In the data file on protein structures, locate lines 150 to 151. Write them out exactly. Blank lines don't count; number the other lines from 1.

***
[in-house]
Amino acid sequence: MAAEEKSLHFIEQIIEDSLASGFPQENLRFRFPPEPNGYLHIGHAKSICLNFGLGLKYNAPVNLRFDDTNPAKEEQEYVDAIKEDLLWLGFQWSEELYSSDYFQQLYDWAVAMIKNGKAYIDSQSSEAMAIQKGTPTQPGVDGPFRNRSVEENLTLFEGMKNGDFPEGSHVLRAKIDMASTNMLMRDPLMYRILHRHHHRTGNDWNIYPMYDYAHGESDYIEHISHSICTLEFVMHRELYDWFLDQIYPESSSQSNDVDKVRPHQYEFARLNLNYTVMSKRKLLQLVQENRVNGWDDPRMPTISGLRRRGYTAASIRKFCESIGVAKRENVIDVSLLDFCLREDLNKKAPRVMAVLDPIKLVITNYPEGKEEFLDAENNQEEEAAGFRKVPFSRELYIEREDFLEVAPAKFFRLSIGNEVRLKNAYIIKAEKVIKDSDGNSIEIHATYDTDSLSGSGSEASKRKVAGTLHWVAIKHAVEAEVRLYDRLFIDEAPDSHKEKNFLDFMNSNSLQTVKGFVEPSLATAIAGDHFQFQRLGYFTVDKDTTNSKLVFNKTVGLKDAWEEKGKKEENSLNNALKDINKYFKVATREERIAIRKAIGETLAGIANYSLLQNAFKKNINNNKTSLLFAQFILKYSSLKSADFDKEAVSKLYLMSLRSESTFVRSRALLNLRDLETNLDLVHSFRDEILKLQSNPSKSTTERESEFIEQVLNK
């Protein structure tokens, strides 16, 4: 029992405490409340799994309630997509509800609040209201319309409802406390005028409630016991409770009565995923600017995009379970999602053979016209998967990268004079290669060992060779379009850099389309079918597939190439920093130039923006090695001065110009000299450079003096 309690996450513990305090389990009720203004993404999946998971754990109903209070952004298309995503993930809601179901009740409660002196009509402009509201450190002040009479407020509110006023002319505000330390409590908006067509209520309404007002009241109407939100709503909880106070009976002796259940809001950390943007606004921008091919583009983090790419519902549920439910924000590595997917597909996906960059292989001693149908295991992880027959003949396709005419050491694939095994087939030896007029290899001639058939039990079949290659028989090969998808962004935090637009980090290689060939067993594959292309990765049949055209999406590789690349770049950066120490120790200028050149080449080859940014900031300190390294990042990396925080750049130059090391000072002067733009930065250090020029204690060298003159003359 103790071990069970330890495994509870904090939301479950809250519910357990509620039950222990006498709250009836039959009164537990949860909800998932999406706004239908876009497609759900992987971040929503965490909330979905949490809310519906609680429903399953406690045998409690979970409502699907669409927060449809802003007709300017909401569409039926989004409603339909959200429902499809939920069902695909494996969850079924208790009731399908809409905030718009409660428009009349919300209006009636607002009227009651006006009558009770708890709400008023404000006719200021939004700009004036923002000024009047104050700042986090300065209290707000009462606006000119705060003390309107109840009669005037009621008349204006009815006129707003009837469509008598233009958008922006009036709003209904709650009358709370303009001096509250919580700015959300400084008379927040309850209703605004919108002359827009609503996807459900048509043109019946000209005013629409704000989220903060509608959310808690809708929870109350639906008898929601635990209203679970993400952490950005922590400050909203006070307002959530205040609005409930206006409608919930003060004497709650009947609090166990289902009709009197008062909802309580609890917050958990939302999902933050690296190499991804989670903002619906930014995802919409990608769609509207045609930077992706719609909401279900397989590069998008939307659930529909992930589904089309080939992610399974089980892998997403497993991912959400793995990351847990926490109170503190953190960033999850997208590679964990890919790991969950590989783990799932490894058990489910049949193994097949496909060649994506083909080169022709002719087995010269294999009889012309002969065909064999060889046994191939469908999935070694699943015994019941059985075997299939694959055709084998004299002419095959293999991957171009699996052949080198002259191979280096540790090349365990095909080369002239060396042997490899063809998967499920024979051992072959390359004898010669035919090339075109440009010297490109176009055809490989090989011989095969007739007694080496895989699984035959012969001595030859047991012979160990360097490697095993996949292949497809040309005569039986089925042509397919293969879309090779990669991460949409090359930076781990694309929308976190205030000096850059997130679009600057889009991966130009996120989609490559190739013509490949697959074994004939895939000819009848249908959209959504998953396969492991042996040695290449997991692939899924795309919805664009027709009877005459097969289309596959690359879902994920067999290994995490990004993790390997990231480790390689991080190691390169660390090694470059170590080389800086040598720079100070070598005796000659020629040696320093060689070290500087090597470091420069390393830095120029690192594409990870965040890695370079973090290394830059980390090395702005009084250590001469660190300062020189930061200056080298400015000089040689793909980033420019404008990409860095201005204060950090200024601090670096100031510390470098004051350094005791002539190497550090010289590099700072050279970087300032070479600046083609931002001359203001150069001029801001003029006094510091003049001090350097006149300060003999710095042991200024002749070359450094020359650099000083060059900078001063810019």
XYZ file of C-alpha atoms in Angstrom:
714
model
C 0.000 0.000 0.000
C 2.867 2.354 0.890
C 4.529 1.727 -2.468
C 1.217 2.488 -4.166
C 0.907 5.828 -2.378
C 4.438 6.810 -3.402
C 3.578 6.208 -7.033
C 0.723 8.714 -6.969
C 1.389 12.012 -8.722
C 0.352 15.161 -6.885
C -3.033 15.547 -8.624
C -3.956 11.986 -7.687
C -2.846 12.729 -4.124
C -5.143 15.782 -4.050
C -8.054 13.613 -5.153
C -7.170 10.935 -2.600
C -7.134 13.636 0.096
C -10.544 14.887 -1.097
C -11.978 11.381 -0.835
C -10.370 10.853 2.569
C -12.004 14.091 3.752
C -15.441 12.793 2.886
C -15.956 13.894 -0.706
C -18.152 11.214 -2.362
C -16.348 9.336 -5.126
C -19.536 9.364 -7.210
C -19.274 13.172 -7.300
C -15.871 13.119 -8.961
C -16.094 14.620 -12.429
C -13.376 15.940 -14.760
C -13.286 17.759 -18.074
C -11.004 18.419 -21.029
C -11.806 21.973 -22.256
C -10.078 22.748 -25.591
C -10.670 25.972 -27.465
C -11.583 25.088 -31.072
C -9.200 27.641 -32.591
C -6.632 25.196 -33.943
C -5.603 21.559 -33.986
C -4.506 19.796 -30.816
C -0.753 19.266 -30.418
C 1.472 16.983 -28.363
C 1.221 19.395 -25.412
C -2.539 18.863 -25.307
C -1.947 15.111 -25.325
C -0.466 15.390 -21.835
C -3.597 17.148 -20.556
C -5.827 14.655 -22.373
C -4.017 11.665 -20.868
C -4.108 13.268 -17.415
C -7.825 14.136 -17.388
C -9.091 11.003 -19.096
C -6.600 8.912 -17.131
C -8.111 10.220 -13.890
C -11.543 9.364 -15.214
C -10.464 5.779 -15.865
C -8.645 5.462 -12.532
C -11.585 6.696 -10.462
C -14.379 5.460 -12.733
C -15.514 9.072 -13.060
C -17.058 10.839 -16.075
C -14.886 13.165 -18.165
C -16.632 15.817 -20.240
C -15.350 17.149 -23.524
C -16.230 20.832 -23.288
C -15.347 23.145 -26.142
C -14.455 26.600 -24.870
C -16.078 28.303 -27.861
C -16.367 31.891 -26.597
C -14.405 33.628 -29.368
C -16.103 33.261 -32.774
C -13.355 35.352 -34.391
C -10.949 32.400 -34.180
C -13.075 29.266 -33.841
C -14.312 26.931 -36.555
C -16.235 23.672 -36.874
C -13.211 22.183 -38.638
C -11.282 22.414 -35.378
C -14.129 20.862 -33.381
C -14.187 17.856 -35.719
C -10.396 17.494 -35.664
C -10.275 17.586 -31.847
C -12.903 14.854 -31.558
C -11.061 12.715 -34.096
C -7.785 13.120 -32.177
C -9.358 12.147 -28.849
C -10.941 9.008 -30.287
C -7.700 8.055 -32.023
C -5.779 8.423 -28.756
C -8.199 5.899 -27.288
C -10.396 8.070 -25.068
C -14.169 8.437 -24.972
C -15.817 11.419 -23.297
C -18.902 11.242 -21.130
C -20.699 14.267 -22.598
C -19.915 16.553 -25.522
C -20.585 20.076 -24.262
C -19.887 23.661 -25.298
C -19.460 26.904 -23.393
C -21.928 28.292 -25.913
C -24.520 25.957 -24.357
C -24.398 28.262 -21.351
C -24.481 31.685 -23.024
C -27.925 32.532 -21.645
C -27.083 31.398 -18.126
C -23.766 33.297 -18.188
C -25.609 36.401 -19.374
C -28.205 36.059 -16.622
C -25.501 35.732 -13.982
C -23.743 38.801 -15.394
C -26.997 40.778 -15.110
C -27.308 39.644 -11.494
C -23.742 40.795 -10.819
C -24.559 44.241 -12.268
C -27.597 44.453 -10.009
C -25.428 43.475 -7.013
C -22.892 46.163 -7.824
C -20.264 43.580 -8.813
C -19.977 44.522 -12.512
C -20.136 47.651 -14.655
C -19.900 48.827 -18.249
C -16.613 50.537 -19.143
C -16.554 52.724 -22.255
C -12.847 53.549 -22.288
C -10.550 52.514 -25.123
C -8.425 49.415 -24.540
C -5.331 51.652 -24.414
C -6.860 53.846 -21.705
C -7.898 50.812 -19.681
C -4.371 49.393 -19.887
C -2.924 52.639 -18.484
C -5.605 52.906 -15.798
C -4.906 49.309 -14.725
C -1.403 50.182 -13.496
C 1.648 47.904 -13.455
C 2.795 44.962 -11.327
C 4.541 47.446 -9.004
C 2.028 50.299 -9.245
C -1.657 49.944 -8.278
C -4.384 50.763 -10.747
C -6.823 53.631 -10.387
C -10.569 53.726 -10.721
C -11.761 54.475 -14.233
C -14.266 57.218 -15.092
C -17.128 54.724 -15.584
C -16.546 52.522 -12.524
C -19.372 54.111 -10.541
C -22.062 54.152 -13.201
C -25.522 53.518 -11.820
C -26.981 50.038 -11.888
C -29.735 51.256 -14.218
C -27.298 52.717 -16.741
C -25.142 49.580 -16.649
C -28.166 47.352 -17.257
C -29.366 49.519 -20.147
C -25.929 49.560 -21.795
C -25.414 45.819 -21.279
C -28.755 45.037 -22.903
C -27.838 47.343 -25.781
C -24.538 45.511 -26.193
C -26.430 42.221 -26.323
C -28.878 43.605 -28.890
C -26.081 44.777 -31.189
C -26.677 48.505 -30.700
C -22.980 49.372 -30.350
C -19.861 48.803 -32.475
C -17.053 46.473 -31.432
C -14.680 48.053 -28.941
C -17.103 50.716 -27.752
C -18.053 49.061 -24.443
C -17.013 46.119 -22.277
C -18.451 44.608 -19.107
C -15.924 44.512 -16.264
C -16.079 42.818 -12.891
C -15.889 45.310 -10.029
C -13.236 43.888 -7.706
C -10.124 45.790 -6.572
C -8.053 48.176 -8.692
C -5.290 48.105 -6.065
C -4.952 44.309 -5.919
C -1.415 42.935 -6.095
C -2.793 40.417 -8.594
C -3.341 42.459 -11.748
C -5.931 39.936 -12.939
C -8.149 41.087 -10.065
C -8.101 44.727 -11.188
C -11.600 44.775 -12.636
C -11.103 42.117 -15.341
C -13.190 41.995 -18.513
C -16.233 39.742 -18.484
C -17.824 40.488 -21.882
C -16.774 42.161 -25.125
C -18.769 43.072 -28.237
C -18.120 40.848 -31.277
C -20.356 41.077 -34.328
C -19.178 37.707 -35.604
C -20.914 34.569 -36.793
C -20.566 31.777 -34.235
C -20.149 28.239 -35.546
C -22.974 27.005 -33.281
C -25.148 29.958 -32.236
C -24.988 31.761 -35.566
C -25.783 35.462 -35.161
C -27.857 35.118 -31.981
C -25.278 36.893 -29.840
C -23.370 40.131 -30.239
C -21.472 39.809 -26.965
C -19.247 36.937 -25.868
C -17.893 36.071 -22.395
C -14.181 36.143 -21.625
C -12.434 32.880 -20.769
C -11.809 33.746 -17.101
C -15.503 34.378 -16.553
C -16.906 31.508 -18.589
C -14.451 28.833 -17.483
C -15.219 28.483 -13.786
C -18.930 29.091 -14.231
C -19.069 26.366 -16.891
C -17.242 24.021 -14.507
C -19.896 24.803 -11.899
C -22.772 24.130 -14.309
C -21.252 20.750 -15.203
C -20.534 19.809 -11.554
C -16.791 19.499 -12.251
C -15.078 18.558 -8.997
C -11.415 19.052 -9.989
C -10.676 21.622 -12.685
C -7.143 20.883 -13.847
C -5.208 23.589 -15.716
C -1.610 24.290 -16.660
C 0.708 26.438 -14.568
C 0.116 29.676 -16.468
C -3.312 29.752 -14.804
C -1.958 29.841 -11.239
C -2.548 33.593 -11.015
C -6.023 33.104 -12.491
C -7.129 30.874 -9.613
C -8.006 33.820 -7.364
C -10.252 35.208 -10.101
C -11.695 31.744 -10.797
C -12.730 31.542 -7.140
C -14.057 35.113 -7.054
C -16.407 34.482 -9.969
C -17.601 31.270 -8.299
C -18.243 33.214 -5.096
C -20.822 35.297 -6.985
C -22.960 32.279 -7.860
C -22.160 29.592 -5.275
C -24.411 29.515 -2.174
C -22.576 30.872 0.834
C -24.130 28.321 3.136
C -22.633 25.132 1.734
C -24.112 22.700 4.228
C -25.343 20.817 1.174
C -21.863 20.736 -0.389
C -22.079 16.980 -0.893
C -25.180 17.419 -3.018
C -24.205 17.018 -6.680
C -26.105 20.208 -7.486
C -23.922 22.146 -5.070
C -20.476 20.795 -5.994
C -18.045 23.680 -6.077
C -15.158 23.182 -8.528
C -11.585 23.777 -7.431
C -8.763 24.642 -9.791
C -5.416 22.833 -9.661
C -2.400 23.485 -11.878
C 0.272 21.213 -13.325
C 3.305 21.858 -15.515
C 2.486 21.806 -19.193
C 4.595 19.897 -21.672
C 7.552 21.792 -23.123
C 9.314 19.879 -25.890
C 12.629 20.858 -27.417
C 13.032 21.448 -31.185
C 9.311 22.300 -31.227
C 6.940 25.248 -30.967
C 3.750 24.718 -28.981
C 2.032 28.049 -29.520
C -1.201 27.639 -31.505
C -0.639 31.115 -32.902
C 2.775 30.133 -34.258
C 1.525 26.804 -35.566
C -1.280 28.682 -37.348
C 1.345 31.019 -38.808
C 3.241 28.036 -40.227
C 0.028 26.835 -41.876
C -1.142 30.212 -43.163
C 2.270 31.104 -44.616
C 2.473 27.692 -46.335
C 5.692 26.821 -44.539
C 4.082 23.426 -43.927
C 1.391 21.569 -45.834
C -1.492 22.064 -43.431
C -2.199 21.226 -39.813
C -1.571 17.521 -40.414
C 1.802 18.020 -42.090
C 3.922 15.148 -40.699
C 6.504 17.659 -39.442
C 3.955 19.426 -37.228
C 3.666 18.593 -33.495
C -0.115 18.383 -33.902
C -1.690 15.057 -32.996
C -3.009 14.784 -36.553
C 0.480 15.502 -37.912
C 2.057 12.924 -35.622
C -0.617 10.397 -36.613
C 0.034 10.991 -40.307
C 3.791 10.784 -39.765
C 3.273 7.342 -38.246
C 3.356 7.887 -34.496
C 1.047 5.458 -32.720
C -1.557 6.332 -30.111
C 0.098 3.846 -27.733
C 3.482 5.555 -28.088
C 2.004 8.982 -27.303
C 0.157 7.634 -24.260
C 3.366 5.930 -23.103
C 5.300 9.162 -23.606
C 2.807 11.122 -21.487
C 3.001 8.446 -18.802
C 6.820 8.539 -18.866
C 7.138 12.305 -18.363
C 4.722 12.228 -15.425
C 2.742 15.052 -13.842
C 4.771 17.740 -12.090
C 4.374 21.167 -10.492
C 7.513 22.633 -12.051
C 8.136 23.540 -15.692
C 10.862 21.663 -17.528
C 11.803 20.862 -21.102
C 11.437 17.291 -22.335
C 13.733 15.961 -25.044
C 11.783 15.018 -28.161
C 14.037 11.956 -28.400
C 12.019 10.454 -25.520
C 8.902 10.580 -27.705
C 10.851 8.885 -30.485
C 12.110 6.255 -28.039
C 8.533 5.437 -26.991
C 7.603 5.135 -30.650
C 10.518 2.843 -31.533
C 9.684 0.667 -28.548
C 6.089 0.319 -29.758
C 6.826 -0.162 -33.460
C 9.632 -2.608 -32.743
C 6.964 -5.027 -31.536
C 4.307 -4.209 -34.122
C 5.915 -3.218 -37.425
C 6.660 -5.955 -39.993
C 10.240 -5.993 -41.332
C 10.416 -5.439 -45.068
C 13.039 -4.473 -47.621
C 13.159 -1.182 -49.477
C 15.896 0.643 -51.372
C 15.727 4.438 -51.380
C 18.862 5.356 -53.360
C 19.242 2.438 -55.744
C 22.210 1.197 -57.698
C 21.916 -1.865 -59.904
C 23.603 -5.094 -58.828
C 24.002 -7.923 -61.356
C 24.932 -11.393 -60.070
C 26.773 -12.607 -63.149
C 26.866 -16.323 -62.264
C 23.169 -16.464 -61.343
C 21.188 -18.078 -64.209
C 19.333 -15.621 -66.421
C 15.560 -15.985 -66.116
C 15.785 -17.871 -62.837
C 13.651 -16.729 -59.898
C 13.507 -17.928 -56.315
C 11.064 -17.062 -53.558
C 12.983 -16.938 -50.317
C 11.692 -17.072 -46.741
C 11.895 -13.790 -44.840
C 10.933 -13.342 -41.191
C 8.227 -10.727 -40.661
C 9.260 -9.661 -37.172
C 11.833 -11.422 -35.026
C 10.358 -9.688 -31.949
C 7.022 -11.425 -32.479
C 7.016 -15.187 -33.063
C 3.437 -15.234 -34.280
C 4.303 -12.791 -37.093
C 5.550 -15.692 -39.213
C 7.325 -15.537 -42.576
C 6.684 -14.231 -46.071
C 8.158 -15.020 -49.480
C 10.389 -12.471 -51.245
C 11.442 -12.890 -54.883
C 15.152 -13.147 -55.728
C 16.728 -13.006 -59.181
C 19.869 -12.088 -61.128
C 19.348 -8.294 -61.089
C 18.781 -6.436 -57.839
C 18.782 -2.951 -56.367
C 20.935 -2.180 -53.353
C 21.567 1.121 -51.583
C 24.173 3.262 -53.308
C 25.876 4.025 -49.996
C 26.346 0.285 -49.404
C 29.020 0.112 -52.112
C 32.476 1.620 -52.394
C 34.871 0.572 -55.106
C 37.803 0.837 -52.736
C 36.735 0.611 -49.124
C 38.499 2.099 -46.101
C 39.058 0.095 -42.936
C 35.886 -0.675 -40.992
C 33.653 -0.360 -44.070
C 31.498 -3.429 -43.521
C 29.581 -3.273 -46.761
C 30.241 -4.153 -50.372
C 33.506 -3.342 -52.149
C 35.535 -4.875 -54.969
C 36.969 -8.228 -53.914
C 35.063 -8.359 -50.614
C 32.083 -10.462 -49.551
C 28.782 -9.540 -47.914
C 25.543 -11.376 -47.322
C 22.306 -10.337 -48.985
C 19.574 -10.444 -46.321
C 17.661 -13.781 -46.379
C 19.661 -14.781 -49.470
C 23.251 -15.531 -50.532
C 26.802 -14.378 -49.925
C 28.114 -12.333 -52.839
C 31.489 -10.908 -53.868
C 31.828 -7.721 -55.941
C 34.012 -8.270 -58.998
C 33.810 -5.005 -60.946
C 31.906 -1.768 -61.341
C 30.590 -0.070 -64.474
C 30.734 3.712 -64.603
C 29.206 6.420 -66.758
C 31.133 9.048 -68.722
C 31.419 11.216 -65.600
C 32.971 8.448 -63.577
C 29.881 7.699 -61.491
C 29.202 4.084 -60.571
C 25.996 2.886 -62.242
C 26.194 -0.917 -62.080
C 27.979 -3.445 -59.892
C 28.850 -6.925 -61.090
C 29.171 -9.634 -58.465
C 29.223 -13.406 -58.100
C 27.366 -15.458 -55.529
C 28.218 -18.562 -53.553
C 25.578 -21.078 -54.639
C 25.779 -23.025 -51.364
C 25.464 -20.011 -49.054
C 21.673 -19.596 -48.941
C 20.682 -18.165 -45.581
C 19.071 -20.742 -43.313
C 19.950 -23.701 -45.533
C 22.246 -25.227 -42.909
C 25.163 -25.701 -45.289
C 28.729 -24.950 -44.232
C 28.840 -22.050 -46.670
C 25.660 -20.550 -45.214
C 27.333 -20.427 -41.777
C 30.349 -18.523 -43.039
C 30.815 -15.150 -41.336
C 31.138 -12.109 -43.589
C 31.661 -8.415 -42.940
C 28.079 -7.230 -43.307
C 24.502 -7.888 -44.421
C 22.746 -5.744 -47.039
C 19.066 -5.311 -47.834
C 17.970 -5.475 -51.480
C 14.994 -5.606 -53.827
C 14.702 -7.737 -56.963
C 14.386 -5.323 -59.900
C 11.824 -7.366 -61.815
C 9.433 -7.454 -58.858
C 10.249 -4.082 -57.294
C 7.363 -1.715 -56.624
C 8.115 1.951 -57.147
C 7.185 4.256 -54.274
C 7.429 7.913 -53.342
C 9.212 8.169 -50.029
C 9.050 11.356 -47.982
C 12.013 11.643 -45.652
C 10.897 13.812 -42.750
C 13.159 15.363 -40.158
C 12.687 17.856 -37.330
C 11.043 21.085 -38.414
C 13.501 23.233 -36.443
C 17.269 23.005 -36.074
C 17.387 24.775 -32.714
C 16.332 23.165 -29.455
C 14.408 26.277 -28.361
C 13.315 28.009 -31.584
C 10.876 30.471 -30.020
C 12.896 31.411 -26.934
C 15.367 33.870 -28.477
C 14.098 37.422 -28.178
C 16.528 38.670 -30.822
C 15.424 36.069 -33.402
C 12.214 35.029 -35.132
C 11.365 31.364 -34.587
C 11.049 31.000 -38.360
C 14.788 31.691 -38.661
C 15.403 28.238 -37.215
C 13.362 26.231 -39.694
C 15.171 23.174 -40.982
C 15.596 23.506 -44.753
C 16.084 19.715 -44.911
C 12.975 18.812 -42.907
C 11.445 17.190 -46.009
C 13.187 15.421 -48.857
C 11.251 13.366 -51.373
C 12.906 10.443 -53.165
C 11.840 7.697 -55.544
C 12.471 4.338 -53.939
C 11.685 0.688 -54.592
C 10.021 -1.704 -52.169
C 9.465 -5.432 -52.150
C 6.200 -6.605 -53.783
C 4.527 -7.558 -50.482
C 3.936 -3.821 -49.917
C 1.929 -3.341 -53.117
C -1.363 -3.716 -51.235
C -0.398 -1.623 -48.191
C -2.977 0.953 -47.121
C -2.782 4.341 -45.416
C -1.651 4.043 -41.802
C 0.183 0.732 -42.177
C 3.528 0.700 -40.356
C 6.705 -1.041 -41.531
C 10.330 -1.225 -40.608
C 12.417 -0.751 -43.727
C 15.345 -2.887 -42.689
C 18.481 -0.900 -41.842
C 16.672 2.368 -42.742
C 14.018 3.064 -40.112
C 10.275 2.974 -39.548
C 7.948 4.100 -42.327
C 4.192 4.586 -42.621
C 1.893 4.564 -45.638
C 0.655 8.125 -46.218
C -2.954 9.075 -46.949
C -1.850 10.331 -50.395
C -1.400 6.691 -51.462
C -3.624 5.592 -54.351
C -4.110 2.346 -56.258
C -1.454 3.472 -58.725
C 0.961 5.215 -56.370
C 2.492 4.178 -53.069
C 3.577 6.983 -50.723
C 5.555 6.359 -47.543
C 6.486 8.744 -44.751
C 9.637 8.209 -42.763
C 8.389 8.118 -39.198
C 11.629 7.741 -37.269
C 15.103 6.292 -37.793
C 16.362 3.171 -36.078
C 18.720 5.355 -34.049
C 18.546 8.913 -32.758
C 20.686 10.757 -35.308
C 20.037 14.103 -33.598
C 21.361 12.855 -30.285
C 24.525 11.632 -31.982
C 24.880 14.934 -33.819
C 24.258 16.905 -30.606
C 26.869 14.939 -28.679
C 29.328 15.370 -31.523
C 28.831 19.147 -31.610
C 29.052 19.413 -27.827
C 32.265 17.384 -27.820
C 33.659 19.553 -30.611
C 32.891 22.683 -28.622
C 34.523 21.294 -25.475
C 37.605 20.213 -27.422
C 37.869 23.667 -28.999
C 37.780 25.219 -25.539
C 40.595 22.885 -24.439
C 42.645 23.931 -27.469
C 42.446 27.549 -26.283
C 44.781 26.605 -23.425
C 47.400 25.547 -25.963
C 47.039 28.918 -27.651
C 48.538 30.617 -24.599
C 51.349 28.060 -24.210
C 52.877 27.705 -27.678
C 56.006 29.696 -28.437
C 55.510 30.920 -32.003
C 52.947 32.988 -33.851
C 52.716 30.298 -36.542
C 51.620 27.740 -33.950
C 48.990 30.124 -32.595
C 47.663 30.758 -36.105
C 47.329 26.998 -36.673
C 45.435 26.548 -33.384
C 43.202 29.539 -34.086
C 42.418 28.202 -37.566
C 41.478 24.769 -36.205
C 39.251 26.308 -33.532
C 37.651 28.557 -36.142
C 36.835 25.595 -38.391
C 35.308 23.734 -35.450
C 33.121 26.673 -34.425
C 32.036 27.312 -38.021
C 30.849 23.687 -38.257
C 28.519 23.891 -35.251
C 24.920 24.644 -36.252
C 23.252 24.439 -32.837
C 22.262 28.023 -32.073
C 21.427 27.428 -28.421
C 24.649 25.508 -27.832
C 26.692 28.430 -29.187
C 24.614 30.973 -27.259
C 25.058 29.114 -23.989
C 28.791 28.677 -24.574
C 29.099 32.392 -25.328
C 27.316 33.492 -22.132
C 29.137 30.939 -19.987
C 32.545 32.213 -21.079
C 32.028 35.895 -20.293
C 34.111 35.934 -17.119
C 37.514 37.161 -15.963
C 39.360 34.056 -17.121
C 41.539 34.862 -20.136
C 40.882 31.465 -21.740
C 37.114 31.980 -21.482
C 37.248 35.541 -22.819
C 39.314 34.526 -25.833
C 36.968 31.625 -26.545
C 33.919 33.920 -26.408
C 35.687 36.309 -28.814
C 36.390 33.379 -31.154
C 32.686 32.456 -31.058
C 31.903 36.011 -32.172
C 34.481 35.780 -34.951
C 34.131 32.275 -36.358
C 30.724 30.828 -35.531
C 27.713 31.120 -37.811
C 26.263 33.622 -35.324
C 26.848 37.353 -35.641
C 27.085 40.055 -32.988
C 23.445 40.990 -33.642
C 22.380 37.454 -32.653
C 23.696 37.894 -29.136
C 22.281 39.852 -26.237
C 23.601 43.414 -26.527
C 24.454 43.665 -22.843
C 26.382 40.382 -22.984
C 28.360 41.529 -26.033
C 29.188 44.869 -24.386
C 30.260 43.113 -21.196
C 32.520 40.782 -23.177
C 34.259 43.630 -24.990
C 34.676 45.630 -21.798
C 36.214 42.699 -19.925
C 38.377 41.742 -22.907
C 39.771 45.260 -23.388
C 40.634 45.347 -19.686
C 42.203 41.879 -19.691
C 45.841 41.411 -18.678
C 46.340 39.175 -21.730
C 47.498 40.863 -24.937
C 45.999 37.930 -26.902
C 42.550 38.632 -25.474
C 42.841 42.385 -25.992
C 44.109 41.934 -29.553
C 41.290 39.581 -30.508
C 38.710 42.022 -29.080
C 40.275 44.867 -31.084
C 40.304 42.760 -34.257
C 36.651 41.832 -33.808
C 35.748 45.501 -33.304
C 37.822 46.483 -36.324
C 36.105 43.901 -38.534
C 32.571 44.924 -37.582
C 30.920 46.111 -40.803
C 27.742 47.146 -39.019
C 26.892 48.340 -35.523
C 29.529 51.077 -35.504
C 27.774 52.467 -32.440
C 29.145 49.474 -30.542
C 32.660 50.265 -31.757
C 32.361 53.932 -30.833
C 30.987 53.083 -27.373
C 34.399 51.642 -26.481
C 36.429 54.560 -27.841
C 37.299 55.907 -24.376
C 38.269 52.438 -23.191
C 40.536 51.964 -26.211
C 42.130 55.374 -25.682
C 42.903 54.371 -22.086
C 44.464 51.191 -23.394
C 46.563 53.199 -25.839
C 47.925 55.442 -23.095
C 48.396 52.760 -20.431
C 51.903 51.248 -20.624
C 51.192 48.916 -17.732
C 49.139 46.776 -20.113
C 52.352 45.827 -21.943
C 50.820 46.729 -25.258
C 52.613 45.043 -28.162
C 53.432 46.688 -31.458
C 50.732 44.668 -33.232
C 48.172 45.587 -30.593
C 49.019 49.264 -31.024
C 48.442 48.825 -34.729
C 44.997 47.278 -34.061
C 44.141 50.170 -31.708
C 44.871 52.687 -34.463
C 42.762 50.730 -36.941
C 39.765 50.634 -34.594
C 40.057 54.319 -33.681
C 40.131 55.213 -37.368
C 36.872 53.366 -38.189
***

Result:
C -14.266 57.218 -15.092
C -17.128 54.724 -15.584